The second news story that created headlines was about researchers at Scripps Research Institute in La Jolla creating two new DNA building blocks which were successfully incorporated into and replicated by a cell. This synthetic DNA issue is even easier to analyze than the stem cell question. While synthetic biology is often met with alarmed expressions of concern about scientists "playing God," that concern can only be interpreted either as meaning that the accuser believes the scientists performing such research are transgressing some natural law boundary that is revelation-derived (and therefore out of bounds in this discussion) or that such research poses unknowable risks of Frankensteinian consequences. This second concern, that this research, like that of the fictional Dr. Frankenstein, risks unleashing terrible consequences raises the question of the ethics of research that poses uncertain risks. This is primarily a utilitarian problem, not a Kantian one, for no one would seriously suggest that the cells involved have any kind of Kantian right to determine whether or not they are the object of synthetic biology research.
From a utilitarian perspective some questions about uncertain risks can be very difficult to resolve, however, that is not the case here. While experiments in counteracting global warming by spraying the upper atmosphere with sulfur dioxide might well be very difficult to assess within a utilitarian framework because of the uncertainties of climate science,7 the synthetic DNA experiment is not at all difficult to assess from a research safety perspective. The synthetic DNA was self-limiting, as the cell could not produce more of it beyond that which it was "fed" by the researchers. It could not create pathogenicity in the cell by any conceivable mechanism. It is very nifty biochemistry. It may transgress a number of religions norms. It is not, however, a serious bioethical dilemma.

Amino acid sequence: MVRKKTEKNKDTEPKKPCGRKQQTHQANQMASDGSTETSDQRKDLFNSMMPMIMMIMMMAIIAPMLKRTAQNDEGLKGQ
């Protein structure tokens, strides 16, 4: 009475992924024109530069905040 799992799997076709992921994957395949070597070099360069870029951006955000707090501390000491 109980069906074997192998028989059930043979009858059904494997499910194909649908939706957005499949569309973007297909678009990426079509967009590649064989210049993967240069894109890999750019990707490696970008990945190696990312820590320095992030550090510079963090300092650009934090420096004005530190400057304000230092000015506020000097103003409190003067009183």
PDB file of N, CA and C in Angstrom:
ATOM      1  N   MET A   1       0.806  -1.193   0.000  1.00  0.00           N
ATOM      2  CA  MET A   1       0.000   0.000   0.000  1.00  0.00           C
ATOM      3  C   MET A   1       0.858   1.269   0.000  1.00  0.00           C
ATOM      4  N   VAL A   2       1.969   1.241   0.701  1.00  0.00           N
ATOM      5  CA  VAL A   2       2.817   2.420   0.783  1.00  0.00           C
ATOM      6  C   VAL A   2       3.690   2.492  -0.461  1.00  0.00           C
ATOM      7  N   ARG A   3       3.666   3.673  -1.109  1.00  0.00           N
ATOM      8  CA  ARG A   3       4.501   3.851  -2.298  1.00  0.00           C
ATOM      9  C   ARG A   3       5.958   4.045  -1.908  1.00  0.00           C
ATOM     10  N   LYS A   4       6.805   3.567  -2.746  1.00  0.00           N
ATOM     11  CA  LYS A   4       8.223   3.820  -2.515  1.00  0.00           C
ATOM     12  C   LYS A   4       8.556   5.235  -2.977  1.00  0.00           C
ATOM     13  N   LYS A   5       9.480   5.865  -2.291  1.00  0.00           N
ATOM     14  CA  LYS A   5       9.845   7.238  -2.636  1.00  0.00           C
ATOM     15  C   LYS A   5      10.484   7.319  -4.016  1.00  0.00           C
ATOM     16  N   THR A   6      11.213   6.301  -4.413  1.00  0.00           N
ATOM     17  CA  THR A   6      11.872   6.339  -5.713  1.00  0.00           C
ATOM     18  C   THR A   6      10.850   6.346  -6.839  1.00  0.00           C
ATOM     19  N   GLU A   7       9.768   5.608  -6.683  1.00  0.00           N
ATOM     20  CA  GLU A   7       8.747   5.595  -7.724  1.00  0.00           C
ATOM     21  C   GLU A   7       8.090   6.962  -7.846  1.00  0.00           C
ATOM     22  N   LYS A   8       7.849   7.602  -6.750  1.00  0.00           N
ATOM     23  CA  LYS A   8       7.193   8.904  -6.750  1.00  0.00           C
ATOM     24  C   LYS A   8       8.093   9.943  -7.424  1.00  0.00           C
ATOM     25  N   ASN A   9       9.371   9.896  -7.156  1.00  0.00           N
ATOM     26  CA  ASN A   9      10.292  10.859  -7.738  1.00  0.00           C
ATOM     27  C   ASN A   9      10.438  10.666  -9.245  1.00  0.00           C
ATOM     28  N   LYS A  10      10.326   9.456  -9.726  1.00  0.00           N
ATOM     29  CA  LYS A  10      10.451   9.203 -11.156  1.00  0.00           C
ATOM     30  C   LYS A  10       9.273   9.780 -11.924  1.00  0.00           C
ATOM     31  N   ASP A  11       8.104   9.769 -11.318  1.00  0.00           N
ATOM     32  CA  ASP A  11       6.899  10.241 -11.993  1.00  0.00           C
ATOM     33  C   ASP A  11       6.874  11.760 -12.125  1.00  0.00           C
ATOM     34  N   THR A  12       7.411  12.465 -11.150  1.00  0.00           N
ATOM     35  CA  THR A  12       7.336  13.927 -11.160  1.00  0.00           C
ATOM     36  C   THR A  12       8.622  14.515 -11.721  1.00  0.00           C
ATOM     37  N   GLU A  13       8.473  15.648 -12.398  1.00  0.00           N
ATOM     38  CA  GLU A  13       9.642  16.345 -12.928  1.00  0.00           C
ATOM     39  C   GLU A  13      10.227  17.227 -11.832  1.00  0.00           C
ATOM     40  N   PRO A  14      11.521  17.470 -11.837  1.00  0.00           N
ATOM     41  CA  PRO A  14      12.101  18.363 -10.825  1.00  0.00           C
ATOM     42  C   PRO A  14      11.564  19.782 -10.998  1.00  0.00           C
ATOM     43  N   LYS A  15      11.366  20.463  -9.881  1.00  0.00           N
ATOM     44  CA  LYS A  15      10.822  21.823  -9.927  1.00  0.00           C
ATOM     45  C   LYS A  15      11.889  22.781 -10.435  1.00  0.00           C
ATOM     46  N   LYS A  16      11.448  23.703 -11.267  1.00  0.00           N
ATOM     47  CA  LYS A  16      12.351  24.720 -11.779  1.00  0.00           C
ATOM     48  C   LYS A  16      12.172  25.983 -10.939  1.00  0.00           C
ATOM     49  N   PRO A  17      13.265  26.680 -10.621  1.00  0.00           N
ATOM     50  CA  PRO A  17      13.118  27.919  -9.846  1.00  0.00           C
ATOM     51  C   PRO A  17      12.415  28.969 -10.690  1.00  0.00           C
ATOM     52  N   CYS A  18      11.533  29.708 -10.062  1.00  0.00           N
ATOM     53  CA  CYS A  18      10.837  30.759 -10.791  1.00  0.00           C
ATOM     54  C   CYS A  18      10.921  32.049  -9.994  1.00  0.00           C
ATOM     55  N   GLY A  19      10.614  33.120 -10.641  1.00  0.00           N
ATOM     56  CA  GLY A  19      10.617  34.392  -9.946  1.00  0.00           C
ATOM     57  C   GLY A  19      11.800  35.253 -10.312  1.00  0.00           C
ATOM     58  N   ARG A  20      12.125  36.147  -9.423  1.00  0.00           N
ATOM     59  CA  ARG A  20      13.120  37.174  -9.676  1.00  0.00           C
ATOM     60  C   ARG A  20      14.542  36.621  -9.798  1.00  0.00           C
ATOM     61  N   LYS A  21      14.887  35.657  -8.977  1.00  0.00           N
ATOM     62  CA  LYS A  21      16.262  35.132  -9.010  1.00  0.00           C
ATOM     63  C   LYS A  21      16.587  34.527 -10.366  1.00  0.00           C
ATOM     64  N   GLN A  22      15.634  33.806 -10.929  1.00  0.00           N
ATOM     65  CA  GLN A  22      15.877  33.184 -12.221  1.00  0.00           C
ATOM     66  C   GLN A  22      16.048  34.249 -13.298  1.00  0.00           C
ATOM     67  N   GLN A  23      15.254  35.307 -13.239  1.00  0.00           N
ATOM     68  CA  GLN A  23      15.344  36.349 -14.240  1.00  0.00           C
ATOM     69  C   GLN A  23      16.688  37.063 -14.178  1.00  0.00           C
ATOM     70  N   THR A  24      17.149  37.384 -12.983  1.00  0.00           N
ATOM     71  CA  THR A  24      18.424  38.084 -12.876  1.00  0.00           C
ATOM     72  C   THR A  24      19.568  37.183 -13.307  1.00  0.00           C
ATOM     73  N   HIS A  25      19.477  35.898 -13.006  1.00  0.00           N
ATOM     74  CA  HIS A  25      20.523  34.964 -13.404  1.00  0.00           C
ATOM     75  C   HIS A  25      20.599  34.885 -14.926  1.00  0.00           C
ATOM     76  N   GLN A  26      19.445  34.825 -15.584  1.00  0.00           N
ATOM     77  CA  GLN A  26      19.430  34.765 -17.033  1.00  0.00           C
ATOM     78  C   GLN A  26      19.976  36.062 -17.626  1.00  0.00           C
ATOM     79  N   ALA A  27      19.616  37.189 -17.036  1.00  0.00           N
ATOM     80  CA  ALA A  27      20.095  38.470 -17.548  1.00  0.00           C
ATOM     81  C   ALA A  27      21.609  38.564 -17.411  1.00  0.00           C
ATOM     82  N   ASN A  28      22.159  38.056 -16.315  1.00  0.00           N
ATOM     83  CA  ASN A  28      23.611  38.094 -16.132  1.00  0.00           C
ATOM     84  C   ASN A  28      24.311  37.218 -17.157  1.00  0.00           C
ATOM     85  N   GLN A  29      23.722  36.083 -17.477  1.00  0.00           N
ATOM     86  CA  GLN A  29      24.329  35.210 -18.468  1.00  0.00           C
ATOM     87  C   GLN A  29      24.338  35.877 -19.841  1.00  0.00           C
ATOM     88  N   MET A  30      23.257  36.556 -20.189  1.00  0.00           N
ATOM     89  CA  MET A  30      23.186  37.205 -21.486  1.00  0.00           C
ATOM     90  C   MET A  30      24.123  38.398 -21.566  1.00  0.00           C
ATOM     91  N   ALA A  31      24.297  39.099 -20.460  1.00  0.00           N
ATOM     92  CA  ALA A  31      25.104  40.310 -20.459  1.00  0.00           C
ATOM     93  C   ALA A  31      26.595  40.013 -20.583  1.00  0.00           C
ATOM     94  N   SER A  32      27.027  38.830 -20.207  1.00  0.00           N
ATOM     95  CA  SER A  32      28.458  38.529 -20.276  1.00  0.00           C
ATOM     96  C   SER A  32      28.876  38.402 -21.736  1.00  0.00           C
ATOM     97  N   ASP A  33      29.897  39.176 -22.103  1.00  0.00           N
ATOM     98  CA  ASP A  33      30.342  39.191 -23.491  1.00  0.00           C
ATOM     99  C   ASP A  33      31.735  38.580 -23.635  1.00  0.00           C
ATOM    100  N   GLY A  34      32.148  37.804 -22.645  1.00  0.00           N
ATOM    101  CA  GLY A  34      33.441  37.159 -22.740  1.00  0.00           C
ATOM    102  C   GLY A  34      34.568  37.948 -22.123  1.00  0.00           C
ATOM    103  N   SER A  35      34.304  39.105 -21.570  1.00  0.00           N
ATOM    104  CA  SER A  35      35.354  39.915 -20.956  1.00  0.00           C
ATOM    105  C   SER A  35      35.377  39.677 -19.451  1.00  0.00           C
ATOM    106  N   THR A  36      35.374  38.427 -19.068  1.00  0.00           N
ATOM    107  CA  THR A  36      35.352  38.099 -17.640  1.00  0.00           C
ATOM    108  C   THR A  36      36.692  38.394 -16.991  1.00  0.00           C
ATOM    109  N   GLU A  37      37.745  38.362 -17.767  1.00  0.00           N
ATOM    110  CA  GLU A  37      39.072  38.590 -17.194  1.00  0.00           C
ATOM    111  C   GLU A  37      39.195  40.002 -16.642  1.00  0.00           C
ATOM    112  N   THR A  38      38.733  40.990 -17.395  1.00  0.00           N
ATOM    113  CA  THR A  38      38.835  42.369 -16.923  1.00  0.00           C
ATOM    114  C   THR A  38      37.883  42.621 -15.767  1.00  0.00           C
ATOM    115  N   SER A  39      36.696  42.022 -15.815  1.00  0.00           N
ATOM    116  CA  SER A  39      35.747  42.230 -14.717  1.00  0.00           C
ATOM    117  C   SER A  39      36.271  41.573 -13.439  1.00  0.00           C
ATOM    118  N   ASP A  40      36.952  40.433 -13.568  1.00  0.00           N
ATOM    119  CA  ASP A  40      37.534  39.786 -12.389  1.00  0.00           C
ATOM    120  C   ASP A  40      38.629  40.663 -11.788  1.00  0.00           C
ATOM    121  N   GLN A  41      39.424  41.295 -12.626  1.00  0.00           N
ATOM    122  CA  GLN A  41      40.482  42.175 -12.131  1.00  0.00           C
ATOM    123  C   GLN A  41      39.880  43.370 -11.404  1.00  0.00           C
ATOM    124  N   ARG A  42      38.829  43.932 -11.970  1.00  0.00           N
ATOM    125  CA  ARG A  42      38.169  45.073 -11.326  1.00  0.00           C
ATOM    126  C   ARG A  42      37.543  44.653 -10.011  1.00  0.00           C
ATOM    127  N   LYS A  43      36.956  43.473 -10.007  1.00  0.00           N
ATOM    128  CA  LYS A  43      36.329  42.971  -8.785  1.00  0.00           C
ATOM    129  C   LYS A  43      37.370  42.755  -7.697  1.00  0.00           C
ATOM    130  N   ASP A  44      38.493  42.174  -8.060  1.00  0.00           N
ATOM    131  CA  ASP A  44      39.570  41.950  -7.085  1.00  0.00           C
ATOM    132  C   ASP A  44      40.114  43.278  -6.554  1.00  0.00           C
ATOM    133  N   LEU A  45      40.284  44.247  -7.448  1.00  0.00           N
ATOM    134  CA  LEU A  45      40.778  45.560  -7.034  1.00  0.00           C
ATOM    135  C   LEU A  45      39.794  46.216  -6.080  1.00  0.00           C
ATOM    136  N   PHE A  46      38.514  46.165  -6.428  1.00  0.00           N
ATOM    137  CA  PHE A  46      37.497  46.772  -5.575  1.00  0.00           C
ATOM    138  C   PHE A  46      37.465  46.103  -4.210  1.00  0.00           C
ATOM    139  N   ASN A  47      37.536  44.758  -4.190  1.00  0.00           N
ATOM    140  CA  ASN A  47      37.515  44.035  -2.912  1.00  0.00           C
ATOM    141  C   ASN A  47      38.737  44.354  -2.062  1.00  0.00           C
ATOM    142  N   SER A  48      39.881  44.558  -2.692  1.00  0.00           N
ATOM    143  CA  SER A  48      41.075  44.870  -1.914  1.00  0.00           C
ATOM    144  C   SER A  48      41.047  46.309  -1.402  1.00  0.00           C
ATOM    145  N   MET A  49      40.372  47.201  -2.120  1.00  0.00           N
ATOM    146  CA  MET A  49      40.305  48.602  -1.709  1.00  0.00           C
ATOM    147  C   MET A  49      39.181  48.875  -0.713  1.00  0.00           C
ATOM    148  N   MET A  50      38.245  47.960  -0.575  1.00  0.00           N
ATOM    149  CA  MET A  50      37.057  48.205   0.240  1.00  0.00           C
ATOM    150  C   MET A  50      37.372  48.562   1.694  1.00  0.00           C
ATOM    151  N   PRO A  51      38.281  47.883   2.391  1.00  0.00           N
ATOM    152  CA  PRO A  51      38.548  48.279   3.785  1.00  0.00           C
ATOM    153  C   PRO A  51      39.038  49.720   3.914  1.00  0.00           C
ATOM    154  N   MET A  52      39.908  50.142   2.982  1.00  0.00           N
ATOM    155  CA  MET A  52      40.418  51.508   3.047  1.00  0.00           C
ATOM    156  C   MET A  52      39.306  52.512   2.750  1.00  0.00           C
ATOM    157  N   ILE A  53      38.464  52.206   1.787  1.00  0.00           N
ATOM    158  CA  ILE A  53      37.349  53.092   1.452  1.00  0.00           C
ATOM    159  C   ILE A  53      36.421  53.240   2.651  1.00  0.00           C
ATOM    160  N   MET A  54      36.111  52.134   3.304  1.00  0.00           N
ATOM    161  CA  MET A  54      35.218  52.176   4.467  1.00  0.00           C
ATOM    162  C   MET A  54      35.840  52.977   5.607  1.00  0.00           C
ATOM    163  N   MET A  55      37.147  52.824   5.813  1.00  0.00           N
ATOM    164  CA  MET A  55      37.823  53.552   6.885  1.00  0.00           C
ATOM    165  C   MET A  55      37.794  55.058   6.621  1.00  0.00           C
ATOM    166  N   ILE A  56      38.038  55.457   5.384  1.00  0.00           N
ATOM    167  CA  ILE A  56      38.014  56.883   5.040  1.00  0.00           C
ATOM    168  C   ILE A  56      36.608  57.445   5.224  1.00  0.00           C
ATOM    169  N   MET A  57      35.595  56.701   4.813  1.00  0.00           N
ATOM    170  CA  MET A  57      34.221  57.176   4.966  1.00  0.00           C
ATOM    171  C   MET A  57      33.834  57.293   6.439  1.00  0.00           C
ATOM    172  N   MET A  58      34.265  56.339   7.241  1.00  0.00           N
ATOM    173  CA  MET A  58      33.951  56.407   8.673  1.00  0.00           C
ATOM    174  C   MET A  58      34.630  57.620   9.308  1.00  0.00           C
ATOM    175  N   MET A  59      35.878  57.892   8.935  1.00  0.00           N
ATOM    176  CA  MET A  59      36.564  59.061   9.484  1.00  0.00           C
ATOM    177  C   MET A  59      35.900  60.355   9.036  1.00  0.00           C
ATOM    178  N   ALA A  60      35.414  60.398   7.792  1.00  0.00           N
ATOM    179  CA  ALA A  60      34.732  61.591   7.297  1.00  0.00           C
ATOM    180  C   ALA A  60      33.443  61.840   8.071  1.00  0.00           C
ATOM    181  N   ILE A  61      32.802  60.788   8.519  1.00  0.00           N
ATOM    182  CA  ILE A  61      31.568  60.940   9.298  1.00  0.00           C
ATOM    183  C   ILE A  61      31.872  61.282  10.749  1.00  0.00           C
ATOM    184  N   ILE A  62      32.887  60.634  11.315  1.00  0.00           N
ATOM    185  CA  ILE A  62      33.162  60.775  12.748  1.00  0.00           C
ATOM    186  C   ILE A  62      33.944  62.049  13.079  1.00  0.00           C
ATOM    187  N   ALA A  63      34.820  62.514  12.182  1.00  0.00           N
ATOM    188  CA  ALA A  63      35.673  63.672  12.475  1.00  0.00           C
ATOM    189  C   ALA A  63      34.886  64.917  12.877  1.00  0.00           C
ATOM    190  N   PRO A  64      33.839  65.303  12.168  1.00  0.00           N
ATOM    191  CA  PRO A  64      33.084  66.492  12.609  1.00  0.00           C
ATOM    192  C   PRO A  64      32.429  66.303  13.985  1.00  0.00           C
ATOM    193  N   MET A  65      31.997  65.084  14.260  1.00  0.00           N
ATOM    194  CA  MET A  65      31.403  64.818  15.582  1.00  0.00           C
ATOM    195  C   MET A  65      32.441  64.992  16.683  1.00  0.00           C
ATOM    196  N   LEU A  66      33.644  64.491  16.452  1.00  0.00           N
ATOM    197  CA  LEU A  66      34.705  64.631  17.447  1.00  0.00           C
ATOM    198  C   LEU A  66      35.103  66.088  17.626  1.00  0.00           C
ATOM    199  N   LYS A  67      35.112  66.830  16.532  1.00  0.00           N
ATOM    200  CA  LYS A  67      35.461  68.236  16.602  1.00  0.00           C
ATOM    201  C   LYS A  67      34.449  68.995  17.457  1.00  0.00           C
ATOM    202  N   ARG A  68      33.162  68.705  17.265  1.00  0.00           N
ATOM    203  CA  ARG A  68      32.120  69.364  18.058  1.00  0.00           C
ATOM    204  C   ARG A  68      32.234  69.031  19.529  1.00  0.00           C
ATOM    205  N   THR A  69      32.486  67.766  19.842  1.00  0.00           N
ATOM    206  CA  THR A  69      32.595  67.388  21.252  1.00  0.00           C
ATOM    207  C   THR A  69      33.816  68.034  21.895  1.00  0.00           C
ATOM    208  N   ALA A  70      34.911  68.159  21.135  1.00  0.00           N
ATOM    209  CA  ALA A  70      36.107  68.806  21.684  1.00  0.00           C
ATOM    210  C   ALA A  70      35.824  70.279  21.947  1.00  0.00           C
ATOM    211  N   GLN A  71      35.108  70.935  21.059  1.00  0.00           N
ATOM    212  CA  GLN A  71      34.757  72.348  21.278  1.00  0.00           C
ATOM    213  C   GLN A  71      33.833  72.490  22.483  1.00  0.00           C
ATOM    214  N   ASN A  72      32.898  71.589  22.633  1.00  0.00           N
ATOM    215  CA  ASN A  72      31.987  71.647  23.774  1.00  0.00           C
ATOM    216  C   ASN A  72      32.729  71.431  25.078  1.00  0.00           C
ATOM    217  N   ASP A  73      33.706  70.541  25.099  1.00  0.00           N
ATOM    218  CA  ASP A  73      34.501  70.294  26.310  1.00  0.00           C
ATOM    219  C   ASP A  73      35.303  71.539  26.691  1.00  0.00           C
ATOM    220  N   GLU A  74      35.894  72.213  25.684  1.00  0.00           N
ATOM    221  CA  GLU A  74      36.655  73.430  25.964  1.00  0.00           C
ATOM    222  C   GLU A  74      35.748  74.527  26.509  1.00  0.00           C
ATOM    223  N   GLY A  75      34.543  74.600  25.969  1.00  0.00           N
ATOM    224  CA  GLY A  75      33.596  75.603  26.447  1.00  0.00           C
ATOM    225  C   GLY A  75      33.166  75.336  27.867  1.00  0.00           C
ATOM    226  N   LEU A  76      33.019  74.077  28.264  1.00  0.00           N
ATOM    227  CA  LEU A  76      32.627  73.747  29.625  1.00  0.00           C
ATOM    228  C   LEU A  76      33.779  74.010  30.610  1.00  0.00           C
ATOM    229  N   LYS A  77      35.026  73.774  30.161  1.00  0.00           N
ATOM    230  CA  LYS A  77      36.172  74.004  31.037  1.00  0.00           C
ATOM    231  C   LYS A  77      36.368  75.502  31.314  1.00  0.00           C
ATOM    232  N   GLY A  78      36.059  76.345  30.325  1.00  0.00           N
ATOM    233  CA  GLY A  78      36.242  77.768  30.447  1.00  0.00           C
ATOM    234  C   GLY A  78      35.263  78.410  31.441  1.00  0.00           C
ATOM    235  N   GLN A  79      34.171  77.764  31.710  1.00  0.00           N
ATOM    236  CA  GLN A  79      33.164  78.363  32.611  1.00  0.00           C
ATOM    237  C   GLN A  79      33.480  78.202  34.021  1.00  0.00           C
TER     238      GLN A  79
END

1 Monya Baker, Cell lines made by two separate teams could boost the prospects of patient-specific therapies, April 28, 2014, available at http://www.nature.com/news/stem-cells-made-by-cloning-adult-humans-1.15107
2 Andrew Pollack, Scientists Add Letters to DNA’s Alphabet, Raising Hope and Fear, NY Times, May 8, 2014 at A1.
3 James A. Thomson, Joseph Itskovitz-Eldor, Sander S. Shapiro, Michelle A. Waknitz, Jennifer J. Swiergiel, Vivienne S. Marshall, Jeffrey M. Jones, Embryonic Stem Cell Lines Derived from Human Blastocysts, 282:5391 SCIENCE 1145-1147 (November 6, 1998).
4 39 San Diego L. Rev. 747 (2002). If you really want to know how I justified genetic discrimination in the workplace (to exclude those hypersensitive to workplace toxins) you will just have to read the article.
5 Longevity Research and Bioethics, 23 Biotechnology L. Rep. 542 (2004)
6 Rawls' contribution was to demonstrate the possibility of a synthesis of those two approaches using a contractarian framework to construct the good or just society. Rawls reasoned that the just society would maximize overall welfare (a utilitarian virtue) with fundamental respect for all, most significantly by limiting the extent to which those most disadvantaged by nature or fortune suffered as a consequence of their disadvantage (Kantian equality and respect for all). For a further, much more lengthy introduction to Rawls, see Leif Wenar, "John Rawls", The Stanford Encyclopedia of Philosophy (Winter 2013 Edition), Edward N. Zalta (ed.), available at http://plato.stanford.edu/archives/win2013/entries/rawls/.
7See Michael Specter, The Climate Fixers, The NEW YORKER, May 14, 2012 available at http://www.newyorker.com/reporting/2012/05/14/120514fa_fact_specter?currentPage=all